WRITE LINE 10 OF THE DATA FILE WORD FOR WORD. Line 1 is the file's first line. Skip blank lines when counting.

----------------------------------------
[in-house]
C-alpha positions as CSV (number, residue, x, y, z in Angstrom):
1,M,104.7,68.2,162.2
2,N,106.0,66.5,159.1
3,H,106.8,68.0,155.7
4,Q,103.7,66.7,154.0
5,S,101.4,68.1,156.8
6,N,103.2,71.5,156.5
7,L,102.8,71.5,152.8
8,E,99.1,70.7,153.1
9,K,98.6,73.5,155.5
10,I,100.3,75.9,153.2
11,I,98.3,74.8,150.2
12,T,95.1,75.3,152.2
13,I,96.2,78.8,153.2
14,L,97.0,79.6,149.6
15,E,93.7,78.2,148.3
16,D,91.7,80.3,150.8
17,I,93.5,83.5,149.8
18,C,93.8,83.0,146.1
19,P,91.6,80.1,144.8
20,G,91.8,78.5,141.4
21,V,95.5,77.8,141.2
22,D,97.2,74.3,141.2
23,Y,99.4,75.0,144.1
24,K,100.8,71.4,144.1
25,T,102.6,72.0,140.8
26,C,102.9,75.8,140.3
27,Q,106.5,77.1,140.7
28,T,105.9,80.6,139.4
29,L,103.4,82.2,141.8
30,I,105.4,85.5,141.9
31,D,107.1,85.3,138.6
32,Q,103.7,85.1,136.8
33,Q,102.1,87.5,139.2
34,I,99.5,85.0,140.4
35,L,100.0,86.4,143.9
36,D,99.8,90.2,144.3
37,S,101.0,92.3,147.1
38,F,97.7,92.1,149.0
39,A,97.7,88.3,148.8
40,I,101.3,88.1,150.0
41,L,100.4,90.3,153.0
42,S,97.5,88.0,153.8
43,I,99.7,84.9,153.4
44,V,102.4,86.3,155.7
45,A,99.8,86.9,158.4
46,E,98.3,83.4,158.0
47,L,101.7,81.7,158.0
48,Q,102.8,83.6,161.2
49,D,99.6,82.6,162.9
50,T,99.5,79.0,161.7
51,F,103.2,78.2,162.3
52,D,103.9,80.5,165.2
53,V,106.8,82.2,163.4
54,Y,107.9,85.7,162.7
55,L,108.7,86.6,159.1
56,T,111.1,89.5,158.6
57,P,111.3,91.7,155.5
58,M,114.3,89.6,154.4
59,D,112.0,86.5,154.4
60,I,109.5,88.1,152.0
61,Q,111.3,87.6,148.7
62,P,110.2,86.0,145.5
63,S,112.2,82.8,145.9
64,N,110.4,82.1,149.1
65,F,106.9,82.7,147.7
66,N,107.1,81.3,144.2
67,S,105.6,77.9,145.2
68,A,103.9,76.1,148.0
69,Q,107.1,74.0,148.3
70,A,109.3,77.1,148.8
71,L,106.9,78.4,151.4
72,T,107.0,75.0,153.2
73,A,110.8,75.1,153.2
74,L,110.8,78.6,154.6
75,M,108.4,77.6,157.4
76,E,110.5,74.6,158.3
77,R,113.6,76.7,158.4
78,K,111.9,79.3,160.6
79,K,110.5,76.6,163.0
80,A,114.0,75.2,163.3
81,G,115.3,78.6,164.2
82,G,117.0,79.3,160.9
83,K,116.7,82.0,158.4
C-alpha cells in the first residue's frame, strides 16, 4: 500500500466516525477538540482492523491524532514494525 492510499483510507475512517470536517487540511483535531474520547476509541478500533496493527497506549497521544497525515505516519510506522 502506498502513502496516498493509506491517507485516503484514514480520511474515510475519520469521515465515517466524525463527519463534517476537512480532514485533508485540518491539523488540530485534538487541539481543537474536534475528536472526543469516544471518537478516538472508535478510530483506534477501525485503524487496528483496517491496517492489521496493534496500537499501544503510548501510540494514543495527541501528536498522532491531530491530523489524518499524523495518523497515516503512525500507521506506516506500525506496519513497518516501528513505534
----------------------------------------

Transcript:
8,E,99.1,70.7,153.1